In a 6: 1 school board vote on Dec. 15, the Eugene 4J School District became the first in Oregon to engage in a Community Benefits Agreement (CBA) – a kind of project work agreement that sets employment standards and goals for minorities and women. workers.

The new policy requires that project bidders provide comprehensive family health insurance and commit to improving access to well-paid construction jobs for women and minorities. He is also looking for opportunities to support the district high school construction training program, such as offering construction site tours to students.

The agreement is a pilot effort, covering a $ 30 million project to demolish and rebuild Camas Ridge Elementary School. Scheduled to begin this summer, Camas Ridge is the latest in a series of $ 319 million bond-funded construction projects approved by Eugene voters in 2018.

The ABC is modeled on an earlier Lane County agreement sponsored by County Commissioner Joe Berney. Last year Eugene State Senator James Manning helped pass a bill making it clear that such collective agreements are legal under the contracting rules of the State that require governments to award contracts to the lowest responsible bidder.

“This basically tries to prevent there are unethical or low-value subcontractors getting work in the public sector,” said Gordon Lafer, member of the Eugene 4J school board.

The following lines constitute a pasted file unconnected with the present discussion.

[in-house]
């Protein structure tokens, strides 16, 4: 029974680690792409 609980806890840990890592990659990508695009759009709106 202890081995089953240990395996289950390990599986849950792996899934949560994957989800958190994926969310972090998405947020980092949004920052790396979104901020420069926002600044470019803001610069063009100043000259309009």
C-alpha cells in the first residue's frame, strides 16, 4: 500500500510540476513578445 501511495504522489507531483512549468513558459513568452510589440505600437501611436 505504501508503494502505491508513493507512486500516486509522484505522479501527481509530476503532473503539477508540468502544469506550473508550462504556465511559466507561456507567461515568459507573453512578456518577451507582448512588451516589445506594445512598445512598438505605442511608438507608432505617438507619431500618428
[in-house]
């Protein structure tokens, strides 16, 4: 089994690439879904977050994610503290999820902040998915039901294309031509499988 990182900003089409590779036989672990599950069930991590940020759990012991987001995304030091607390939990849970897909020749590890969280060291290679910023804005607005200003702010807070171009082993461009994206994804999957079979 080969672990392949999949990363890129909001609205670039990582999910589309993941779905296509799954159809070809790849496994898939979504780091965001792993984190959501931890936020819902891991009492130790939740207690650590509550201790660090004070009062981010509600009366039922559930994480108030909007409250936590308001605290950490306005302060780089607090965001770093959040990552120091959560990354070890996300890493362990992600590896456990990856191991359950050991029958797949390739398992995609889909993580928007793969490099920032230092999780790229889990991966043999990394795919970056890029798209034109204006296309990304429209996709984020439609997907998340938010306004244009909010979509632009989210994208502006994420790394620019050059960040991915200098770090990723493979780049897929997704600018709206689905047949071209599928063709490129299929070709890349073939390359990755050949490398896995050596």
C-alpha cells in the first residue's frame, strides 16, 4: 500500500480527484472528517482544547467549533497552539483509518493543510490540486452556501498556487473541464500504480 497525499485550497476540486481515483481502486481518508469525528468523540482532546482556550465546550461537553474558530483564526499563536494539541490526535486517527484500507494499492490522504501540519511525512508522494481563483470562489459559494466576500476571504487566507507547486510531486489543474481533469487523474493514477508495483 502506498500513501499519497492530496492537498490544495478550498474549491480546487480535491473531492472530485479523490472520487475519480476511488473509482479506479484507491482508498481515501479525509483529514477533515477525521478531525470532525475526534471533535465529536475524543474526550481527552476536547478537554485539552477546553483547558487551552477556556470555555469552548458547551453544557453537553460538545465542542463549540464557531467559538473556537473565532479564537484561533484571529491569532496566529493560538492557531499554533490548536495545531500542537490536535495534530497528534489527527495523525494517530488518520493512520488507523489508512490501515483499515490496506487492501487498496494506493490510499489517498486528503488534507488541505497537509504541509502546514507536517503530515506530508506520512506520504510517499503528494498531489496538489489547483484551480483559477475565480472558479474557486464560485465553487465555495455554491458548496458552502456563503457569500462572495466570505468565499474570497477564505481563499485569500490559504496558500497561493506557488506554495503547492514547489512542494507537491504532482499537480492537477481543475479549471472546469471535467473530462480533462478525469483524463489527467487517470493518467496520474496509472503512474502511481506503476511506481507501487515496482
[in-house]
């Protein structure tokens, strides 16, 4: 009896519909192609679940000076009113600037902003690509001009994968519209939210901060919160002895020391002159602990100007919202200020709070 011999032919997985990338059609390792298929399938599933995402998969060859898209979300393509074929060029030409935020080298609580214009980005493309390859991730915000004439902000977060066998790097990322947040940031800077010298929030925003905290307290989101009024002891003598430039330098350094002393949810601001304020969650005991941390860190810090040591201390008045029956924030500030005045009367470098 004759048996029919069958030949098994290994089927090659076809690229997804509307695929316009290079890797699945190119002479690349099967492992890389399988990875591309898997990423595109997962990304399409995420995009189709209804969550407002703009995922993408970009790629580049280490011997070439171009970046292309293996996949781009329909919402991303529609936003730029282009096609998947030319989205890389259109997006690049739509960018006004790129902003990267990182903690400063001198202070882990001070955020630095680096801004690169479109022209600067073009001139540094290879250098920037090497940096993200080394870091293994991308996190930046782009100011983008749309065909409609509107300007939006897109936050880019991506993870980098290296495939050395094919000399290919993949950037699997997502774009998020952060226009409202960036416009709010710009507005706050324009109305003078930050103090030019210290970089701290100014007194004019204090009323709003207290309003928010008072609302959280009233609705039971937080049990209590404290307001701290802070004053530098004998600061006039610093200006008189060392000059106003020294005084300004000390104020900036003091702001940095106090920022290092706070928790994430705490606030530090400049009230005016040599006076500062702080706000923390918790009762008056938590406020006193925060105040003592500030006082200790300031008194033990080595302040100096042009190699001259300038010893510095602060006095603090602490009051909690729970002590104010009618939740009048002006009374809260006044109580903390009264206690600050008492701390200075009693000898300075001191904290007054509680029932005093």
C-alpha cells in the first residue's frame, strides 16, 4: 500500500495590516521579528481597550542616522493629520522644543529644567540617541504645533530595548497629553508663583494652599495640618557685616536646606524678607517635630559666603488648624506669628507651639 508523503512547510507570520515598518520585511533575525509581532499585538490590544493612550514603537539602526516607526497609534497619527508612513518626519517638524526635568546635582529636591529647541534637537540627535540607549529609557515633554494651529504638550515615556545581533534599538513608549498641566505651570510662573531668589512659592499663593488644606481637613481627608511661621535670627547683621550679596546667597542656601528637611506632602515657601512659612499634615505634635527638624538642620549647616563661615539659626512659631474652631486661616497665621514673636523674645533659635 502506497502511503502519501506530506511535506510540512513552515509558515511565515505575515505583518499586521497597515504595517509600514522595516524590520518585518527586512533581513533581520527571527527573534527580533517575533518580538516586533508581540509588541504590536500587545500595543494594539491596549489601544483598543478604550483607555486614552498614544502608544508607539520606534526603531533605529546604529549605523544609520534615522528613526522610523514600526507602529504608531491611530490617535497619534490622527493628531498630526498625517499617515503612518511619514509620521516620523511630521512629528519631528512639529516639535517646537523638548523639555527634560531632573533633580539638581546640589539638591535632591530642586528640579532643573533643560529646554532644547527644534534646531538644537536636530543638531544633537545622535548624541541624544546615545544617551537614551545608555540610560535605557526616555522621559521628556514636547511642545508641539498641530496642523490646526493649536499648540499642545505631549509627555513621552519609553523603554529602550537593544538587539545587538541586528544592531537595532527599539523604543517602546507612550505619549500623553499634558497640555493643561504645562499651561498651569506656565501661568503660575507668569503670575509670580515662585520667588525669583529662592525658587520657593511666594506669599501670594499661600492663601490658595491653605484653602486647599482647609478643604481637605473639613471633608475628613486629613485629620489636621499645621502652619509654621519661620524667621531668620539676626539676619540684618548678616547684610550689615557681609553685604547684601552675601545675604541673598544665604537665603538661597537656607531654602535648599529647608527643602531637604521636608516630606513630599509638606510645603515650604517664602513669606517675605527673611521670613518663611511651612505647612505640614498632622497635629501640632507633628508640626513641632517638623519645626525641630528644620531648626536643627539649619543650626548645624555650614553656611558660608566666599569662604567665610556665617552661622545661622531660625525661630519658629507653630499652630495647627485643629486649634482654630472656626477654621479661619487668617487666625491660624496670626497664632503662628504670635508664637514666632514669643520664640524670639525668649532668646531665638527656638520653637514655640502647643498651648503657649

“He’s not saying it has to be a union. But he says entrepreneurs must pay for full family health insurance. This means that union contractors will not be put on a lower offer because of people not providing family health insurance to their employees.

Lafer is a professor at the University of Oregon’s Center for Labor Education and Research (LERC) and works closely with unions. He’s been pushing the district to embrace ABC almost since he started serving on the school’s board in July 2019.

The ABC’s mandates apply to leading contractors in electrical, plumbing, sprinklers, glazing and roofing.

Lafer has worked closely with leaders in the construction trades, including Jeff McGillivray, Secretary-Treasurer of the Lane County Building Trades Council.

“The big impact will be more opportunities for learning,” said McGillivray. “We really hope to be able to offer some of these students direct entry into learning programs.

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